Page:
All About Bread

Subtitle: Change the Systems!

“The church must be reminded that it is not the master or the servant of the state, but rather the conscience of the state. It must be the guide and the critic of the state, and never its tool.”
Martin Luther King, Jr. in The Strength to Love

The natural first response to people going hungry is to offer them food. However, as we noted yesterday, hunger is a massive issue. We also need to keep in mind the bigger picture – changing the systems is also needed.

If you had a payday lender nearby gouging very poor people with 200% interest rates, you might angrily picket the store to try to get them to close or change their practices, but there’s probably ten more such stores nearby. Or you could work to change the systems by getting a law passed that caps interests rates for all such outfits.

Bread for the World works to change the systems, to change Federal government policy to make the system more just for hungry and poor people, at home and abroad. Everyone has a part to play, and hunger cannot be ended without our government playing its part.

How does Bread for the World do this work? We can capture it in 5 ‘P’s.

Prayer. Bread organizes a collective Christian voice urging our nation’s decision makers to help end hunger and poverty. We need God in this work. We bring together Christians from all traditions, as well as many others, to speak up for the hungry. We see God in each of our elected officials of both parties, and treat them with respect. We have no ‘red meat’ partisan issues; we do not work with or for parties and politics.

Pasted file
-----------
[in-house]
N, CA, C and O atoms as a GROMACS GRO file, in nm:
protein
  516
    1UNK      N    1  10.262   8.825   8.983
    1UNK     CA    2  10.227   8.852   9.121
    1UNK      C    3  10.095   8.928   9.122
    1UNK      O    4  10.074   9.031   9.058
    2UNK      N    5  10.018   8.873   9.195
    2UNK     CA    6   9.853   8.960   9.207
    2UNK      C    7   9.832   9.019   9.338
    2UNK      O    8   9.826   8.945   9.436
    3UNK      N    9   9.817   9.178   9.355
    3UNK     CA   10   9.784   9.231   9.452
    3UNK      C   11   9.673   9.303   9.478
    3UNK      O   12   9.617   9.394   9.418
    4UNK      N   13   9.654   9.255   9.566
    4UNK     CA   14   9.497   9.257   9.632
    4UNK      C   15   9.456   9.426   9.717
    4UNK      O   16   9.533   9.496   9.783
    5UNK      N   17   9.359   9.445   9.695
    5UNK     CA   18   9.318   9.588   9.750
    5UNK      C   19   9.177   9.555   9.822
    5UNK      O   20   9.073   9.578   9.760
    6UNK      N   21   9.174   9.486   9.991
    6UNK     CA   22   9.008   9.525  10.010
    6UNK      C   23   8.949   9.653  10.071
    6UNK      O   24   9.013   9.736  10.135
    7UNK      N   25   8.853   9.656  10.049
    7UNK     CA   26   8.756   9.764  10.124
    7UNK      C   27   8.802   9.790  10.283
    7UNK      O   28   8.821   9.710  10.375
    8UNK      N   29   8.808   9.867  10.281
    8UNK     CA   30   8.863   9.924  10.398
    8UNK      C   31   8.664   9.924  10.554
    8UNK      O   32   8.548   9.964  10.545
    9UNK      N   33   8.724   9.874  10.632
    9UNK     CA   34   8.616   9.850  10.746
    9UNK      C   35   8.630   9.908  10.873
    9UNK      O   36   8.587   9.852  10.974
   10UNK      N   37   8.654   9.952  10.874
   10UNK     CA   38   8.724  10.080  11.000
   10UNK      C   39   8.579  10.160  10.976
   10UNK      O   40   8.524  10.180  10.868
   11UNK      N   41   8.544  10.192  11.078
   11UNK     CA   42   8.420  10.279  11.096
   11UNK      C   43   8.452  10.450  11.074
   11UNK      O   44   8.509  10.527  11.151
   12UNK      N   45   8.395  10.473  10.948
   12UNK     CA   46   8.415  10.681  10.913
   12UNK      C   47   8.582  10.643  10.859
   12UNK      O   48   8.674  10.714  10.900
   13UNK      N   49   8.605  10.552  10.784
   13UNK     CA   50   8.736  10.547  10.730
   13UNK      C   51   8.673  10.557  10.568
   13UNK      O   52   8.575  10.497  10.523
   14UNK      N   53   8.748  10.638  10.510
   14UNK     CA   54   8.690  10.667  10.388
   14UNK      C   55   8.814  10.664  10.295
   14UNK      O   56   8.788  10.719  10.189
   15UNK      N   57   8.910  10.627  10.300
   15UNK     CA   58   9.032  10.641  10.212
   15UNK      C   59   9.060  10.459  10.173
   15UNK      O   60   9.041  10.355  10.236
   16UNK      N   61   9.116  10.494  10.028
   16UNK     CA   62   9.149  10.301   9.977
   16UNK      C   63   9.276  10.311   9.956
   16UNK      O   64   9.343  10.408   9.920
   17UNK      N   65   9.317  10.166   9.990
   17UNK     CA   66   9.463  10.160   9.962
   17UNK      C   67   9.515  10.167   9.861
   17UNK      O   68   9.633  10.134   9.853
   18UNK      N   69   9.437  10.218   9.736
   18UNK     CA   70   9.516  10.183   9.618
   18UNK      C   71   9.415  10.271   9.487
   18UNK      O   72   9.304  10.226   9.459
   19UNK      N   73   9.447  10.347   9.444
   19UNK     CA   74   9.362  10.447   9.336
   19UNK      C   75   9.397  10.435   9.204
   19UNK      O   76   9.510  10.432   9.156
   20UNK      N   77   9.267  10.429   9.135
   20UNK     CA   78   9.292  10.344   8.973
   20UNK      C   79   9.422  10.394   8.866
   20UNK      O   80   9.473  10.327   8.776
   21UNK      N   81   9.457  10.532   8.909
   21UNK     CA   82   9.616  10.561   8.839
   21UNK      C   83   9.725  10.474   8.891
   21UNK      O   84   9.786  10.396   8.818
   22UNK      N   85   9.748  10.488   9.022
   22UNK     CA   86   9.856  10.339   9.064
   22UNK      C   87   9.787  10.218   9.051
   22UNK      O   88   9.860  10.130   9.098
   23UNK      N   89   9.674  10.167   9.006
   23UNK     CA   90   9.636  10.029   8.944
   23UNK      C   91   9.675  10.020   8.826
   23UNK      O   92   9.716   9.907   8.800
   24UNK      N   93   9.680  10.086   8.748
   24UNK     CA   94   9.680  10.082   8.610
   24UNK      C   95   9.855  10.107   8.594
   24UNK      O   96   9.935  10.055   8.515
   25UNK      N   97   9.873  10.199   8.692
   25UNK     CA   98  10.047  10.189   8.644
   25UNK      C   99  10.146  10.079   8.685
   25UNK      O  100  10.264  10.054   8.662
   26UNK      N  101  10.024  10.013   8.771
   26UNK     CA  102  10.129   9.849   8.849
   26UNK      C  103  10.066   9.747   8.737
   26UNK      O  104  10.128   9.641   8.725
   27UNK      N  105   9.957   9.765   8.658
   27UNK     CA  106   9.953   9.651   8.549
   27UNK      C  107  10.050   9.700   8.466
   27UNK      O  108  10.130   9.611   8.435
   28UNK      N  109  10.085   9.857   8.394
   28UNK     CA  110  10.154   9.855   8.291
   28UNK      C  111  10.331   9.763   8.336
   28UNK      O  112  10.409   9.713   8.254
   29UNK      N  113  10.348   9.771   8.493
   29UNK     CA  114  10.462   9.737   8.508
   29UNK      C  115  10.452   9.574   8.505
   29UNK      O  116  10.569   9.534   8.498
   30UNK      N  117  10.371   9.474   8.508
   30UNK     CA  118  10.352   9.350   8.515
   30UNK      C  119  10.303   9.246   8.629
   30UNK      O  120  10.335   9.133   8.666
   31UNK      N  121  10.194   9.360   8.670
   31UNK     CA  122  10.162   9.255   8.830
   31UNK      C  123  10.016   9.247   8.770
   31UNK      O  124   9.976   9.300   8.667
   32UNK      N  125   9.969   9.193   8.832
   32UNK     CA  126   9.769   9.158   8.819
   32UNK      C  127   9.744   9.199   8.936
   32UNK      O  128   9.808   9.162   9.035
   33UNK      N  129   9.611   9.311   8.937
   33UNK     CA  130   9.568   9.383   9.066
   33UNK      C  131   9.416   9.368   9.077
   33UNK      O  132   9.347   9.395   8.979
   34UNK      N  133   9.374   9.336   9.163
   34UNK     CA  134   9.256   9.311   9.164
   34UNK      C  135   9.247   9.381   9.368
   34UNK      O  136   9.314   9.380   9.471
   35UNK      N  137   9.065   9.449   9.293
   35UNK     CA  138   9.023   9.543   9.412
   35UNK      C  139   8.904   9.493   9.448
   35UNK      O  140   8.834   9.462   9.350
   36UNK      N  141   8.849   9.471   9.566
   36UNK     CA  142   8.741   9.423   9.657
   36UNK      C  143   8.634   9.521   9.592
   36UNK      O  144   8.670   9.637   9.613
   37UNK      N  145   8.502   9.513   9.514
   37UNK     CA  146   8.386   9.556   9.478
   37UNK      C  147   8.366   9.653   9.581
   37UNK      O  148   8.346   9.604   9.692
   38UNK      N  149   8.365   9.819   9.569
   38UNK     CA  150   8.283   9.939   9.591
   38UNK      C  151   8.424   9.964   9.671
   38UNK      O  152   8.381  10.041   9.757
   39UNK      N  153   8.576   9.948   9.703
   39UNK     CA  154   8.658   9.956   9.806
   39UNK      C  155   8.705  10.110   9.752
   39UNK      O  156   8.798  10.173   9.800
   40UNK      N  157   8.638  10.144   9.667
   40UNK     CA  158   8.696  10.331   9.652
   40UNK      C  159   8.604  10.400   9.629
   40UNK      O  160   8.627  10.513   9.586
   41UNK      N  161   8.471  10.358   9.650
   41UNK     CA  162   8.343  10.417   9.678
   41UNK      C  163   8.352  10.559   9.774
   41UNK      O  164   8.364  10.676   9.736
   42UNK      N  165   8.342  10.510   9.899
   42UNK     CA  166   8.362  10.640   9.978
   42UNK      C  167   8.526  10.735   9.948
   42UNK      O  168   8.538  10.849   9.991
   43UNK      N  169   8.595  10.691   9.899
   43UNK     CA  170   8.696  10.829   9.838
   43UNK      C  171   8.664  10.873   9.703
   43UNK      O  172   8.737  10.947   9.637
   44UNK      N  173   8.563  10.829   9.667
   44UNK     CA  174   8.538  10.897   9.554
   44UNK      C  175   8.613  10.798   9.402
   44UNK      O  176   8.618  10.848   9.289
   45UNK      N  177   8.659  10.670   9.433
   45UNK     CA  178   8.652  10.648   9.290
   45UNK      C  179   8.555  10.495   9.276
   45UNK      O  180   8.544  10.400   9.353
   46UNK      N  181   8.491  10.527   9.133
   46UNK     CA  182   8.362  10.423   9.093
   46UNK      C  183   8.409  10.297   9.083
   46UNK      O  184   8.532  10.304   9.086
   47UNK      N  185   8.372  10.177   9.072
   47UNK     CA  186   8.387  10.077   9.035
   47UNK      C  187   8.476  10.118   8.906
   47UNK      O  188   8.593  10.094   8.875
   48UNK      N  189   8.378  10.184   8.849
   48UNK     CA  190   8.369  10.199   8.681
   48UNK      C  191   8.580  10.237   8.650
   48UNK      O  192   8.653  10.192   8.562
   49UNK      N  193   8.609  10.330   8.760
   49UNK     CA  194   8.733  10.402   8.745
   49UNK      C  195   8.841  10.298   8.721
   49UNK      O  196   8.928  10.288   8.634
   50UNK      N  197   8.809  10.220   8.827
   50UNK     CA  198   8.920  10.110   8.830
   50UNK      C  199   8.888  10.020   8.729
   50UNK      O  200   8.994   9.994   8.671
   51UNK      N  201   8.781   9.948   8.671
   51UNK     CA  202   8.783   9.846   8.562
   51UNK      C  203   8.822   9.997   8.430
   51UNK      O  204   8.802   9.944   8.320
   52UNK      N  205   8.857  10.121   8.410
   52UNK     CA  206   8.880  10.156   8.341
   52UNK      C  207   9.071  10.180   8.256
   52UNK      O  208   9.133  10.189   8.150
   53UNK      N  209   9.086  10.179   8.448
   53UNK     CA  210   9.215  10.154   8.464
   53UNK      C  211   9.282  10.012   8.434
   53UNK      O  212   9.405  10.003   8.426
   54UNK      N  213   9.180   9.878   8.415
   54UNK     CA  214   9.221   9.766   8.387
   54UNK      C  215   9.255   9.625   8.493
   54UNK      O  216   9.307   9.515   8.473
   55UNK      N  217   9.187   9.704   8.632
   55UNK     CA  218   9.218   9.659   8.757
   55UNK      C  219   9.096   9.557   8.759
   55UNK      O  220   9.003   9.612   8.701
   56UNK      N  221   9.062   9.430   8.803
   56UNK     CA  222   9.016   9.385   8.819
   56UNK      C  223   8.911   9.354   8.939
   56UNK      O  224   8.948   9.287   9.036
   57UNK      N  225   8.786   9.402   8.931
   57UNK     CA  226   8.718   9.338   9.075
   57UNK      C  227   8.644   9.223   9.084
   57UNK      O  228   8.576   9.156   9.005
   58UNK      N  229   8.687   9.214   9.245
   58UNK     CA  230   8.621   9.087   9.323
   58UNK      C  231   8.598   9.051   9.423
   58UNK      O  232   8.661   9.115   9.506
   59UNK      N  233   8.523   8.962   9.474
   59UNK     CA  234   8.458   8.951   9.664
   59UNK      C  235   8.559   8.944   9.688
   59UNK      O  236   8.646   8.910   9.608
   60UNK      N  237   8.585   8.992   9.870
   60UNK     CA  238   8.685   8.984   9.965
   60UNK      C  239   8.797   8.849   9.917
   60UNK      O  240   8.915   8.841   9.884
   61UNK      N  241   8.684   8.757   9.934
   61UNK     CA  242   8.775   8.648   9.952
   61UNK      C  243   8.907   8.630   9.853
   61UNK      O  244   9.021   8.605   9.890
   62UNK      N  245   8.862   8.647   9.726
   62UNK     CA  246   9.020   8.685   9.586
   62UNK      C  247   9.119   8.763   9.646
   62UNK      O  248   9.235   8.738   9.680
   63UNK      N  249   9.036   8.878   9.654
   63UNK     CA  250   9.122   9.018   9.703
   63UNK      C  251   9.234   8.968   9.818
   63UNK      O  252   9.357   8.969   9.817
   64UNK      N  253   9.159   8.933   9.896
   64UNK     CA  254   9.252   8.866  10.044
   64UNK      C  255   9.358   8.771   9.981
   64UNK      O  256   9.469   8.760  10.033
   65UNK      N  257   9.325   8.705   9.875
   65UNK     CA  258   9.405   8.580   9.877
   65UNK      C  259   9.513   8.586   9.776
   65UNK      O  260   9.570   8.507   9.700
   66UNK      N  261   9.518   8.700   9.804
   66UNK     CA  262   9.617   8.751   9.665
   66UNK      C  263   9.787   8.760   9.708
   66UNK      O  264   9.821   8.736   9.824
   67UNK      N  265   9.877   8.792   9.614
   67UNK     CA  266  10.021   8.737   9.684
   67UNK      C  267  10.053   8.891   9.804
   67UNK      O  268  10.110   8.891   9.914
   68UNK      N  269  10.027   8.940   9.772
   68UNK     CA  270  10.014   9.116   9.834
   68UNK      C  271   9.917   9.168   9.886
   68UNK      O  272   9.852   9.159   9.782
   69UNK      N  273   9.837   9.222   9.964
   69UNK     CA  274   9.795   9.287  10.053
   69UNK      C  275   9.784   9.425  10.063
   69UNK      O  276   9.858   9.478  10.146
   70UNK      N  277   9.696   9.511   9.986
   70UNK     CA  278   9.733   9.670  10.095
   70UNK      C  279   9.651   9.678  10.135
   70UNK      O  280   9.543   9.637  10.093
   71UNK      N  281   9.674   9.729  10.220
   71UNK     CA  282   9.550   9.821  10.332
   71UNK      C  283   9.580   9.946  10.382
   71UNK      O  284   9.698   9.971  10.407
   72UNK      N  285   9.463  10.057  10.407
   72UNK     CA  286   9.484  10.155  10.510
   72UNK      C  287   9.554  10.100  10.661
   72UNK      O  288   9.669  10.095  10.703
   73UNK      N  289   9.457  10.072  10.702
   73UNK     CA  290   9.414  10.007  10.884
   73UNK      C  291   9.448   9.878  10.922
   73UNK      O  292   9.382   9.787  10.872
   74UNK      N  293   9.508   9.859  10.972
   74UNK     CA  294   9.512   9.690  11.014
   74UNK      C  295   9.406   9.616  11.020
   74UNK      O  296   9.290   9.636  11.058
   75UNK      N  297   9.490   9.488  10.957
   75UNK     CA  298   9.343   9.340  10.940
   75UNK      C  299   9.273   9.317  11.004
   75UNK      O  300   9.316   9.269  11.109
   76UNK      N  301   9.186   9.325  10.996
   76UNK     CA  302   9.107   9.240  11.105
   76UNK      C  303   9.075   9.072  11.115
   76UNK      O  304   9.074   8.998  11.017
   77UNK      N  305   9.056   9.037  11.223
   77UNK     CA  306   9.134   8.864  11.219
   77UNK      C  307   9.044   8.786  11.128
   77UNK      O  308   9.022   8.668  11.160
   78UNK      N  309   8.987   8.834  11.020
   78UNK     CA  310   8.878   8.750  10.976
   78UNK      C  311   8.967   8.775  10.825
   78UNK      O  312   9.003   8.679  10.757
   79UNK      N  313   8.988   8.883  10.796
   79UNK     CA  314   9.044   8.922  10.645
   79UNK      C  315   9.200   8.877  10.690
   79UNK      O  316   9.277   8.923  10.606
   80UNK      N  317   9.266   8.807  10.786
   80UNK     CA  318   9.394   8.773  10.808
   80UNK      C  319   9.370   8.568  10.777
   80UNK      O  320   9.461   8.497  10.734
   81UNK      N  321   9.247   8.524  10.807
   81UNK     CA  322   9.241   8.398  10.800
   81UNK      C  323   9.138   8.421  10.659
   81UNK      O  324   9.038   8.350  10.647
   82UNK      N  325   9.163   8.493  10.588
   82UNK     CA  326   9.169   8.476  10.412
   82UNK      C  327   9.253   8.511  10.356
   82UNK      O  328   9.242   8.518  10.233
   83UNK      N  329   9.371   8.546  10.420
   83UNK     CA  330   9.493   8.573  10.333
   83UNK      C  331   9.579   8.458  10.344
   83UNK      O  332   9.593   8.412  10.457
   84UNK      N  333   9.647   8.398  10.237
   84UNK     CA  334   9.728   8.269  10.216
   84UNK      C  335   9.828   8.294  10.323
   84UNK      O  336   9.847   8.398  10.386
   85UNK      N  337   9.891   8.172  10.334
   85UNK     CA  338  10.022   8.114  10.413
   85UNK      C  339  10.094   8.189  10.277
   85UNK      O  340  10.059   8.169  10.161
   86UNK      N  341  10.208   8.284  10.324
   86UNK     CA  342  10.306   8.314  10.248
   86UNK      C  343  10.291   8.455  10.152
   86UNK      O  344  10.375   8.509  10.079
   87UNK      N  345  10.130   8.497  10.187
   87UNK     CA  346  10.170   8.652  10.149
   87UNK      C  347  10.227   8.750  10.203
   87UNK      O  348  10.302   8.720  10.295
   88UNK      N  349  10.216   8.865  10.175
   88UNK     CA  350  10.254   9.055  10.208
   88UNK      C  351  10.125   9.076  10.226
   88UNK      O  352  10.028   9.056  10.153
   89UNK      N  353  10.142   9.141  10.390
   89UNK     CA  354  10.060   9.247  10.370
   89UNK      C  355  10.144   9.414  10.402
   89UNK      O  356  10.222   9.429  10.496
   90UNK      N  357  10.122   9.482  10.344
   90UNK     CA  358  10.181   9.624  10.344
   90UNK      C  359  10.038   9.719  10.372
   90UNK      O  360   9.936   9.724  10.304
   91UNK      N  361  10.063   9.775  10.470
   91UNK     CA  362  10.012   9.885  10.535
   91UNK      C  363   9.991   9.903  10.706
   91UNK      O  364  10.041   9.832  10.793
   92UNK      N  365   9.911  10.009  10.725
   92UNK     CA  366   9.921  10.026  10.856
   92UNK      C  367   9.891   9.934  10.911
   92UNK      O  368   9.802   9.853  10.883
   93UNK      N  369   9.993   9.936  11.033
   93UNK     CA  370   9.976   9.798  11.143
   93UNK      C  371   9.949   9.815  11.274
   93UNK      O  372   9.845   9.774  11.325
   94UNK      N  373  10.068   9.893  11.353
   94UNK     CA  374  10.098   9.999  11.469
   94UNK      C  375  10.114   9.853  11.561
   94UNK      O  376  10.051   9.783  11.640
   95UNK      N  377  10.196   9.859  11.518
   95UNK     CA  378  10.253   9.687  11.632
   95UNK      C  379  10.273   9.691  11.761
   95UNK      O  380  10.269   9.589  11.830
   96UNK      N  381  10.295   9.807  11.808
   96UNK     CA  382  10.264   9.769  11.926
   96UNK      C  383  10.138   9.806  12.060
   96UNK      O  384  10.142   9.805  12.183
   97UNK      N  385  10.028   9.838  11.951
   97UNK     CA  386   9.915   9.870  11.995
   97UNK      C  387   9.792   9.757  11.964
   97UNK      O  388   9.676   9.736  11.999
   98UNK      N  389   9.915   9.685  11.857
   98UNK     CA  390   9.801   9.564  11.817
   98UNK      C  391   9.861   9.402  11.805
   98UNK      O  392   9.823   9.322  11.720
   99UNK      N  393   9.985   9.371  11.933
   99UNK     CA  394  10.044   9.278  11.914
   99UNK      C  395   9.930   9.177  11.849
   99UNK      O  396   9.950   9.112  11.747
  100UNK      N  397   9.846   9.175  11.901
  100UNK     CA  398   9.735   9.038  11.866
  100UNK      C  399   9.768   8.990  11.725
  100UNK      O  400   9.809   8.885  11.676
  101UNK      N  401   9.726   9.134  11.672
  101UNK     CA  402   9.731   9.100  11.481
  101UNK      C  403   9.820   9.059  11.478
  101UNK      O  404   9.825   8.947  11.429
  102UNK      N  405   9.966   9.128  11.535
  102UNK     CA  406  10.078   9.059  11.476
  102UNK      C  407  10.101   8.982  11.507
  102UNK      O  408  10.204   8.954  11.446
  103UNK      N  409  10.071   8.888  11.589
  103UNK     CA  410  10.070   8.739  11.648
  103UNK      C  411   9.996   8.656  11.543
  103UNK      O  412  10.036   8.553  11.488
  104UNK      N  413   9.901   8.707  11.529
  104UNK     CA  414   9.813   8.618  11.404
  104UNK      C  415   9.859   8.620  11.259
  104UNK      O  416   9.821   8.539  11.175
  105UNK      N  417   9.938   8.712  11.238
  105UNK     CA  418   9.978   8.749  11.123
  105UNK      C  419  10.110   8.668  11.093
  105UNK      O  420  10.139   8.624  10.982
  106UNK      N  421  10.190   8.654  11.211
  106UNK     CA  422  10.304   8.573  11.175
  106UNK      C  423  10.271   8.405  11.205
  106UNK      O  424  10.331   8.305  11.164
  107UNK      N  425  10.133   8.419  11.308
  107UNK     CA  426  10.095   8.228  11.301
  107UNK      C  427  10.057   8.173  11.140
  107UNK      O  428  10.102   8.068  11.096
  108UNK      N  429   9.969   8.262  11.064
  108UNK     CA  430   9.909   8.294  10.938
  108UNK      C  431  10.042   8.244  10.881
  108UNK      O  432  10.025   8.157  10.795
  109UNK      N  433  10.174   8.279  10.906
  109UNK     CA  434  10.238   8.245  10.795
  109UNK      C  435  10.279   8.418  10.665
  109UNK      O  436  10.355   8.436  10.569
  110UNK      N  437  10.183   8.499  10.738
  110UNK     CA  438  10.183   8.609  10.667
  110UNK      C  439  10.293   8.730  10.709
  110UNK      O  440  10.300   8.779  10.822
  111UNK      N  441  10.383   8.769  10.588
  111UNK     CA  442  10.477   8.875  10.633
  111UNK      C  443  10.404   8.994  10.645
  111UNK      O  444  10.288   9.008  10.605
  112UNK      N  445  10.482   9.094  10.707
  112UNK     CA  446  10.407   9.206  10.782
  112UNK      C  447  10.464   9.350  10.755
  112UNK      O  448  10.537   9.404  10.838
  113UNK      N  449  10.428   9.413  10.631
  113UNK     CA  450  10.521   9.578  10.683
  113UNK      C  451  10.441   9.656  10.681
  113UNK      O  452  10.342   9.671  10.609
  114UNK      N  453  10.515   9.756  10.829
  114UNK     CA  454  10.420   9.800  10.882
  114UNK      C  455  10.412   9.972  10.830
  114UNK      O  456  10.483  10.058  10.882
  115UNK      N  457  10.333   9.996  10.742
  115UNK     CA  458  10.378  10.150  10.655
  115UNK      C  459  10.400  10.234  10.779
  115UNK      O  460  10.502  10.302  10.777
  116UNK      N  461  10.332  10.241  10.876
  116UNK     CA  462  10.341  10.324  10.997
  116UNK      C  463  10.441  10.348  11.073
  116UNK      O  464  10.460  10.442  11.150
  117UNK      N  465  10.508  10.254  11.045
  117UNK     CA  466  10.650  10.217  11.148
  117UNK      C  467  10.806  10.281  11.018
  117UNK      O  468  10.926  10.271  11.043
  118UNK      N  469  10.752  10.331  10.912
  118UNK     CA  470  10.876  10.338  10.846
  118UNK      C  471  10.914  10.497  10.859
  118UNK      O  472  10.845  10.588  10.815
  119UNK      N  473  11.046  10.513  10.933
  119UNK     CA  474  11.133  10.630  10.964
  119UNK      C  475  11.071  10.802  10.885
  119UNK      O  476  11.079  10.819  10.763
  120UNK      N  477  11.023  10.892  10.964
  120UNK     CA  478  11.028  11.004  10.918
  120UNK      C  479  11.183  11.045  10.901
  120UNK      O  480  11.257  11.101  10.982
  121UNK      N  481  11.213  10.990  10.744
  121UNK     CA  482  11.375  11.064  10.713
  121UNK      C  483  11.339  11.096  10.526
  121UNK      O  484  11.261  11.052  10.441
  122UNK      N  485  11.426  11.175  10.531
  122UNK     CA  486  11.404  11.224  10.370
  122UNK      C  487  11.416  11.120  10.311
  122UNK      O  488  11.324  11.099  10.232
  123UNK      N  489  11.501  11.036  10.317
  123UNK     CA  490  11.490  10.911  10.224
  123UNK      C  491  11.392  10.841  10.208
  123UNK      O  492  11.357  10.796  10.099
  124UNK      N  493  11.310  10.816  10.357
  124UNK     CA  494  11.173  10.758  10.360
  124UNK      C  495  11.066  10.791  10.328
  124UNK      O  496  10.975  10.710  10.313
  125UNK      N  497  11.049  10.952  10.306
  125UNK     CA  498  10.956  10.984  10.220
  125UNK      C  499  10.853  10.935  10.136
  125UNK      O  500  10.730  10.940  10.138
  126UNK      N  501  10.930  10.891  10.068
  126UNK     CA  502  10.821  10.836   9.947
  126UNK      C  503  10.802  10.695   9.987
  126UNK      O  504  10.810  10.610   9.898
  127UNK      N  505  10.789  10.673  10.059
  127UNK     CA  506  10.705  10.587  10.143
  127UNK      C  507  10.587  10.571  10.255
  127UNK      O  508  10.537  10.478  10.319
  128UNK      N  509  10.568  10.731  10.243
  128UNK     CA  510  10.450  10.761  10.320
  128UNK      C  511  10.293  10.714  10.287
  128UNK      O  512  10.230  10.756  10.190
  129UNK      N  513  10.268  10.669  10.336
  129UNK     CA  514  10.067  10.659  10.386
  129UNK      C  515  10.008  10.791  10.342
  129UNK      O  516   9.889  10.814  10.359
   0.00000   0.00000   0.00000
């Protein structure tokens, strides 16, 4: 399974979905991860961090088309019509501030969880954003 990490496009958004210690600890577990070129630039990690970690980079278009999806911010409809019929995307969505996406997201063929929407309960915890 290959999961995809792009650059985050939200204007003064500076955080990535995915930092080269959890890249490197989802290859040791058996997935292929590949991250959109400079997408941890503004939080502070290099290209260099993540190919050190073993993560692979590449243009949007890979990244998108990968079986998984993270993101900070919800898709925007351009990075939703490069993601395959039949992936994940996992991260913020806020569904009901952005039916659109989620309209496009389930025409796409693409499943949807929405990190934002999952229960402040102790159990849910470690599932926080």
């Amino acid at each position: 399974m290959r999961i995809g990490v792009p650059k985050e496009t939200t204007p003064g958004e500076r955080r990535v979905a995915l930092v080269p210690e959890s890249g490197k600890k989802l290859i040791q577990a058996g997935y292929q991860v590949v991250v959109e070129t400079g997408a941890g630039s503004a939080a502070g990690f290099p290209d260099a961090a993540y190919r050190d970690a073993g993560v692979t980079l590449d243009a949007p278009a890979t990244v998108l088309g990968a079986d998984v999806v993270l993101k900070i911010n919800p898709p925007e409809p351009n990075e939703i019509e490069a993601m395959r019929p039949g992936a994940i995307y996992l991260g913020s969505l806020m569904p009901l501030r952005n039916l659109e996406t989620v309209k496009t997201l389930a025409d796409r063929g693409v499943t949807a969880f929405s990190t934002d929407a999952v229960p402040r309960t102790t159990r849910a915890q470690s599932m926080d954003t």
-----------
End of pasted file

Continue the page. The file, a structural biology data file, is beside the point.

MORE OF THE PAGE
Policy. Bread’s staff are widely respected on Capitol Hill for their knowledge and ability. The staff provide advocates like me in all 50 states with timely information we need to make an impact. Bread’s role is so vital and done so well that it was recognized with the World Food Prize in 2010, the only time the award has gone to an advocacy organization. We are bipartisan in our policy approaches, staff and board.

Persuasion. Our advocates know the issues and engage their friends and churches. This increases their impact. As their voices are joined with those of activists across the country, change can happen.

Persistence. Systems change is not easy, and it can take a long time. When it comes, though, it can be deep, wide, just and sustainable. The Founding Fathers framed our democracy for compromise — this takes time, so we persist.

Power. From the first four ‘P’s’ comes our fifth ‘P’ — power. With leadership from Bread, the Global Food Security Act was passed in 2016 with both Senators Coats and Donnelly as co-sponsors, as were six of the nine Hoosier Representatives in the House. Eight of the nine Representatives voted in favor of it. The prior year we saw major victories with tax credits for the working poor, poverty-focused development assistance, international food aid reform, and Africa trade policy.

It’s a story for another blog post, but a couple years ago I wrote an email to my Senator’s staffer, and the upshot was $35 million for African farmers. You can’t get that impact with a bake sale.

Contact your legislative representative today. Together we can move mountains.


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